Interventions for visual field defects in patients with stroke

Alex Pollock, Christine Hazelton, C. A. Henderson, Jayne Angilley, Bal Dhillon, Peter Langhorne, Katrina Livingstone, Frank Munro, Heather Orr, Fiona Rowe, Uma Shahani

Research output: Contribution to journalArticle

Abstract

Visual field defects are estimated to affect 20% to 57% of people who have had a stroke. Visual field defects can affect functional ability in activities of daily living (commonly affecting mobility, reading and driving), quality of life, ability to participate in rehabilitation, and depression, anxiety and social isolation following stroke. There are many interventions for visual field defects, which are proposed to work by restoring the visual field (restitution); compensating for the visual field defect by changing behaviour or activity (compensation); substituting for the visual field defect by using a device or extraneous modification (substitution); or ensuring appropriate diagnosis, referral and treatment prescription through standardised assessment or screening, or both. This study aimed to determine the effects of interventions for people with visual field defects after stroke.
Original languageEnglish
Article numberCD008388
Number of pages85
JournalCochrane Database of Systematic Reviews
Issue number10
Early online date5 Oct 2011
DOIs
Publication statusPublished - 2011

Fingerprint

Visual Fields
Stroke
Aptitude
Social Isolation
Activities of Daily Living
Prescriptions
Reading
Referral and Consultation
Rehabilitation
Anxiety
Quality of Life
Depression
Equipment and Supplies

Keywords

  • visual field defects
  • stroke
  • interventions

Cite this

Pollock, Alex ; Hazelton, Christine ; Henderson, C. A. ; Angilley, Jayne ; Dhillon, Bal ; Langhorne, Peter ; Livingstone, Katrina ; Munro, Frank ; Orr, Heather ; Rowe, Fiona ; Shahani, Uma. / Interventions for visual field defects in patients with stroke. In: Cochrane Database of Systematic Reviews. 2011 ; No. 10.
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Pollock, A, Hazelton, C, Henderson, CA, Angilley, J, Dhillon, B, Langhorne, P, Livingstone, K, Munro, F, Orr, H, Rowe, F & Shahani, U 2011, 'Interventions for visual field defects in patients with stroke', Cochrane Database of Systematic Reviews, no. 10, CD008388. https://doi.org/10.1002/14651858.CD008388.pub2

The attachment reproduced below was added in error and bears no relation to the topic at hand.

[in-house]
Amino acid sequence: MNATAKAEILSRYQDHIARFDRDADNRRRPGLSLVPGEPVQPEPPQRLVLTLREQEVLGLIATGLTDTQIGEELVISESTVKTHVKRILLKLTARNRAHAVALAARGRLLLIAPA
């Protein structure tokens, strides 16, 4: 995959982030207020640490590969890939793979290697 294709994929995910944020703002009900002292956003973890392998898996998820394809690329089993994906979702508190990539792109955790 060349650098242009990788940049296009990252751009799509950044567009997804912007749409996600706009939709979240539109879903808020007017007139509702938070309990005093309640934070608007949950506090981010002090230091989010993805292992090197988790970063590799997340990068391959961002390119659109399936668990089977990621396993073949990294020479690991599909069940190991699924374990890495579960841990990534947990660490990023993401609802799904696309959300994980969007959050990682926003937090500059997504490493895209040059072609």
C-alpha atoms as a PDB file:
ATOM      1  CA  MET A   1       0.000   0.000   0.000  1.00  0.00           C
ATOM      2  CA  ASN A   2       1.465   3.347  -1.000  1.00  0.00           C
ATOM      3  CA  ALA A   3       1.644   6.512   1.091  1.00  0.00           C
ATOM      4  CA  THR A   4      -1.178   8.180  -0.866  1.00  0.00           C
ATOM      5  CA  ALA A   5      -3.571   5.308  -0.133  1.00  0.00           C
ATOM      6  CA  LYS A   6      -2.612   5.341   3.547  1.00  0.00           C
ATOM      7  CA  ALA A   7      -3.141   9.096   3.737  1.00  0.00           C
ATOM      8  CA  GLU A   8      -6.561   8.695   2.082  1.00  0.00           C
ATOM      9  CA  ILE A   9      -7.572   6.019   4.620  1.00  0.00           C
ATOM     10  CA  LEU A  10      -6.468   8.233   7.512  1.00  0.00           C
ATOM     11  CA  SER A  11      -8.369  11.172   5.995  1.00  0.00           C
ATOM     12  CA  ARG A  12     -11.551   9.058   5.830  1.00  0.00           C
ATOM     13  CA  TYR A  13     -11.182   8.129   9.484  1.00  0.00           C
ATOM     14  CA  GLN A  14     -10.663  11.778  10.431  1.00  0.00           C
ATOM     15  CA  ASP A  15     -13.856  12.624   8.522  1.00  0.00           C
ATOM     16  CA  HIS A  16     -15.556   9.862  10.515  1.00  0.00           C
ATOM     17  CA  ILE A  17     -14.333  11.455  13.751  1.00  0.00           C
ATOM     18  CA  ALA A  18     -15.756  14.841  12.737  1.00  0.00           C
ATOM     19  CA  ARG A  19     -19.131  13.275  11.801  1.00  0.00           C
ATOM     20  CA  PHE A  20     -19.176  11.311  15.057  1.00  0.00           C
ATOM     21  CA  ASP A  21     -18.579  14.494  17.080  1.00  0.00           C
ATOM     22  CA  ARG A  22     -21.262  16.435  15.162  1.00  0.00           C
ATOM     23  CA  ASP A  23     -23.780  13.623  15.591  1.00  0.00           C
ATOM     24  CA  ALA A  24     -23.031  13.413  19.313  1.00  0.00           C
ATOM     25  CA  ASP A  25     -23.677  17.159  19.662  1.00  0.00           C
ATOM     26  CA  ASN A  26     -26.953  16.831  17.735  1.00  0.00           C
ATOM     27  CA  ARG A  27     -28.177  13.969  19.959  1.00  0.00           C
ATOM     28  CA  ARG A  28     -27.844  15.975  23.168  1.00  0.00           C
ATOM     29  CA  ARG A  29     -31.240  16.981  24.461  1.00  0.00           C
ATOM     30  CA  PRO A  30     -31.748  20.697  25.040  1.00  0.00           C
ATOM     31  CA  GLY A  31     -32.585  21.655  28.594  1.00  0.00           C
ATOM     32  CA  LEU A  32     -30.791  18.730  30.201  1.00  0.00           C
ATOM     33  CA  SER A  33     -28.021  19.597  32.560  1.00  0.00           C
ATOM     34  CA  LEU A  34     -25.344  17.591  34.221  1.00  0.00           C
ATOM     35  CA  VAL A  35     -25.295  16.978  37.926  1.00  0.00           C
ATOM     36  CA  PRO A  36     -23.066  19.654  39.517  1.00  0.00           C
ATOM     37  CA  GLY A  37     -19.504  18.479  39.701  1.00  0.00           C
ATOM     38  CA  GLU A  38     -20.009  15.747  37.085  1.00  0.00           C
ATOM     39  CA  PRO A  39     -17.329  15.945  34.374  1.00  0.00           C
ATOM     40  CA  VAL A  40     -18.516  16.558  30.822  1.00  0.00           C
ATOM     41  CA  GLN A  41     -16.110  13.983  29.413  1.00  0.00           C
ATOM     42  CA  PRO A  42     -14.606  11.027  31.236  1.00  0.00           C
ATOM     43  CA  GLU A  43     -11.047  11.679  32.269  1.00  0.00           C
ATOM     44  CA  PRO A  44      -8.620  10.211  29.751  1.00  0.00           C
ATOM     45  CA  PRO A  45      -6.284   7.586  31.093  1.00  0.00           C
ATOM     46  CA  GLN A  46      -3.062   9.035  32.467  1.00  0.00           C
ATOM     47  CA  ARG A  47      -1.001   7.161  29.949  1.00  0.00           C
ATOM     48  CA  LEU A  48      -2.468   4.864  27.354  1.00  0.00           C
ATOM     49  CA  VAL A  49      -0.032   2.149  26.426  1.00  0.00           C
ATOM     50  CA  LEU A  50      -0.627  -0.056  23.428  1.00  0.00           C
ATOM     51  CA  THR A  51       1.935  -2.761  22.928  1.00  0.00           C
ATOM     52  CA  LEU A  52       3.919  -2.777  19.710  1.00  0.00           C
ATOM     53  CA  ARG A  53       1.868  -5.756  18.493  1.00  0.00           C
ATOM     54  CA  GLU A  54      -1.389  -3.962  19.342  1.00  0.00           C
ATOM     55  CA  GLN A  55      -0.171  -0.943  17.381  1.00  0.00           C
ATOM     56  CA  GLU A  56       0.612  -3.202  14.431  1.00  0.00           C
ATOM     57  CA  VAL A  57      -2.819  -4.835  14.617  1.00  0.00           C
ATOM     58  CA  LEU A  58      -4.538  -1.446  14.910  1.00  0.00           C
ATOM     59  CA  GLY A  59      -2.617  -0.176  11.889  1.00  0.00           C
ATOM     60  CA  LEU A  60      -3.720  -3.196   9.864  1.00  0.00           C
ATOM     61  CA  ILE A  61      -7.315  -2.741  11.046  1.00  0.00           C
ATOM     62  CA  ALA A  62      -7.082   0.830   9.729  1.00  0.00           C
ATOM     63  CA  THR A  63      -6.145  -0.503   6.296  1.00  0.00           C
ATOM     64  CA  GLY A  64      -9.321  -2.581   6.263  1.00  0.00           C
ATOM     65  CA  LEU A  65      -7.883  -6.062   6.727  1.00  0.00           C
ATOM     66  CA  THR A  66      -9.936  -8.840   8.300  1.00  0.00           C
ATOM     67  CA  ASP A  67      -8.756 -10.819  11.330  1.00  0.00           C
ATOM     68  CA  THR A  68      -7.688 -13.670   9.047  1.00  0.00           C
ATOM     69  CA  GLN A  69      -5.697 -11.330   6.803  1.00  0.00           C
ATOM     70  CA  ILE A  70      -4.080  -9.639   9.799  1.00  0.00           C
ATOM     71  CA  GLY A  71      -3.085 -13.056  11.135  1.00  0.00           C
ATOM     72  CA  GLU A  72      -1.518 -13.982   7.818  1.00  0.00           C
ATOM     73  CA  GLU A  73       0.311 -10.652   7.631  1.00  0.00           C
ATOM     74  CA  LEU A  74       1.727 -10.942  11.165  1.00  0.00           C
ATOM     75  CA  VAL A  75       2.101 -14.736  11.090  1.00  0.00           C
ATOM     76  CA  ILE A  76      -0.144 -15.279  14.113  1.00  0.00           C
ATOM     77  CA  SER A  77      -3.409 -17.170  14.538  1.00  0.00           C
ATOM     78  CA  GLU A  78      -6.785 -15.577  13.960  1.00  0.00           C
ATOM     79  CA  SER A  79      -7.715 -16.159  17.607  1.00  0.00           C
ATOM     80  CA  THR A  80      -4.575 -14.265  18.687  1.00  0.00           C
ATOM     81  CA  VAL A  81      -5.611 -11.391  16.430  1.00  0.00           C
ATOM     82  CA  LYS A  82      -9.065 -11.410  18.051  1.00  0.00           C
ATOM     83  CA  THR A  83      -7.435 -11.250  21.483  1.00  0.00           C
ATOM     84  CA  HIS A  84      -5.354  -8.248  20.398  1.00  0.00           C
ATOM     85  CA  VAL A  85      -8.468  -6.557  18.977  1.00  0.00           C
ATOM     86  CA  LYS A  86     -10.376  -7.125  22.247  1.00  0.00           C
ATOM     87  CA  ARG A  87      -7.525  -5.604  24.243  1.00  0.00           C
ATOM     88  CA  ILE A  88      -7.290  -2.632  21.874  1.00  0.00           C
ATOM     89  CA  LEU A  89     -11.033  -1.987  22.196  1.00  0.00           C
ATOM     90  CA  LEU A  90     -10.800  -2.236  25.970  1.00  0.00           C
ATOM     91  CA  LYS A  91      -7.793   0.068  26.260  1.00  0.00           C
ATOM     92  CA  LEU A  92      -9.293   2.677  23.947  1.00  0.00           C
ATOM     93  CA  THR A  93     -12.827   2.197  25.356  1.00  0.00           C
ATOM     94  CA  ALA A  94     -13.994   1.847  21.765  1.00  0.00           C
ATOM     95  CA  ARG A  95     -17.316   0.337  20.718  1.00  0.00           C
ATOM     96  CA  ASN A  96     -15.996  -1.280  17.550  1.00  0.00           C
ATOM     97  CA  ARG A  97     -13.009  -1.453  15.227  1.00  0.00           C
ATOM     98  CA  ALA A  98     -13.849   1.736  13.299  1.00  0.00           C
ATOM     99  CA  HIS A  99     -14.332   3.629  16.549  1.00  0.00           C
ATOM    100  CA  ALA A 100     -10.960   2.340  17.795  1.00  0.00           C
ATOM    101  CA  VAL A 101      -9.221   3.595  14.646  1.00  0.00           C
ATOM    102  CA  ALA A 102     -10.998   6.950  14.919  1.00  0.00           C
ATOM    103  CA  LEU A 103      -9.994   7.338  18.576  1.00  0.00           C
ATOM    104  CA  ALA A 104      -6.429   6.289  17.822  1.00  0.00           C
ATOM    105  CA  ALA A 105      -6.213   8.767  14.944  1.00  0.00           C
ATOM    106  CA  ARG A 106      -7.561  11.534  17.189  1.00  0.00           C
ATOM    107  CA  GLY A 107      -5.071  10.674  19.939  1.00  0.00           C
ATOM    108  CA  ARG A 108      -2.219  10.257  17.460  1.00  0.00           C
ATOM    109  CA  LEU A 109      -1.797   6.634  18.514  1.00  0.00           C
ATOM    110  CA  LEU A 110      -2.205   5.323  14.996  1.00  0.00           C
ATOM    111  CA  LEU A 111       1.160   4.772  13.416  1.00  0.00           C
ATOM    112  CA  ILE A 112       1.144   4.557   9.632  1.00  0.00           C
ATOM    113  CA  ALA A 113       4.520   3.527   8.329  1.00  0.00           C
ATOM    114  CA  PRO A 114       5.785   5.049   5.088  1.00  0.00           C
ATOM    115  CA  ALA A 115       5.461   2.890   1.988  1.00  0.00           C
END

Interventions for visual field defects in patients with stroke. / Pollock, Alex; Hazelton, Christine; Henderson, C. A.; Angilley, Jayne; Dhillon, Bal; Langhorne, Peter; Livingstone, Katrina ; Munro, Frank; Orr, Heather; Rowe, Fiona; Shahani, Uma.

In: Cochrane Database of Systematic Reviews, No. 10, CD008388, 2011.

Research output: Contribution to journalArticle

TY - JOUR

T1 - Interventions for visual field defects in patients with stroke

AU - Pollock, Alex

AU - Hazelton, Christine

AU - Henderson, C. A.

AU - Angilley, Jayne

AU - Dhillon, Bal

AU - Langhorne, Peter

AU - Livingstone, Katrina

AU - Munro, Frank

AU - Orr, Heather

AU - Rowe, Fiona

AU - Shahani, Uma

PY - 2011

Y1 - 2011

N2 - Visual field defects are estimated to affect 20% to 57% of people who have had a stroke. Visual field defects can affect functional ability in activities of daily living (commonly affecting mobility, reading and driving), quality of life, ability to participate in rehabilitation, and depression, anxiety and social isolation following stroke. There are many interventions for visual field defects, which are proposed to work by restoring the visual field (restitution); compensating for the visual field defect by changing behaviour or activity (compensation); substituting for the visual field defect by using a device or extraneous modification (substitution); or ensuring appropriate diagnosis, referral and treatment prescription through standardised assessment or screening, or both. This study aimed to determine the effects of interventions for people with visual field defects after stroke.

AB - Visual field defects are estimated to affect 20% to 57% of people who have had a stroke. Visual field defects can affect functional ability in activities of daily living (commonly affecting mobility, reading and driving), quality of life, ability to participate in rehabilitation, and depression, anxiety and social isolation following stroke. There are many interventions for visual field defects, which are proposed to work by restoring the visual field (restitution); compensating for the visual field defect by changing behaviour or activity (compensation); substituting for the visual field defect by using a device or extraneous modification (substitution); or ensuring appropriate diagnosis, referral and treatment prescription through standardised assessment or screening, or both. This study aimed to determine the effects of interventions for people with visual field defects after stroke.

KW - visual field defects

KW - stroke

KW - interventions

U2 - 10.1002/14651858.CD008388.pub2

DO - 10.1002/14651858.CD008388.pub2

M3 - Article

JO - Cochrane Database of Systematic Reviews

JF - Cochrane Database of Systematic Reviews

SN - 1469-493X

IS - 10

M1 - CD008388

ER -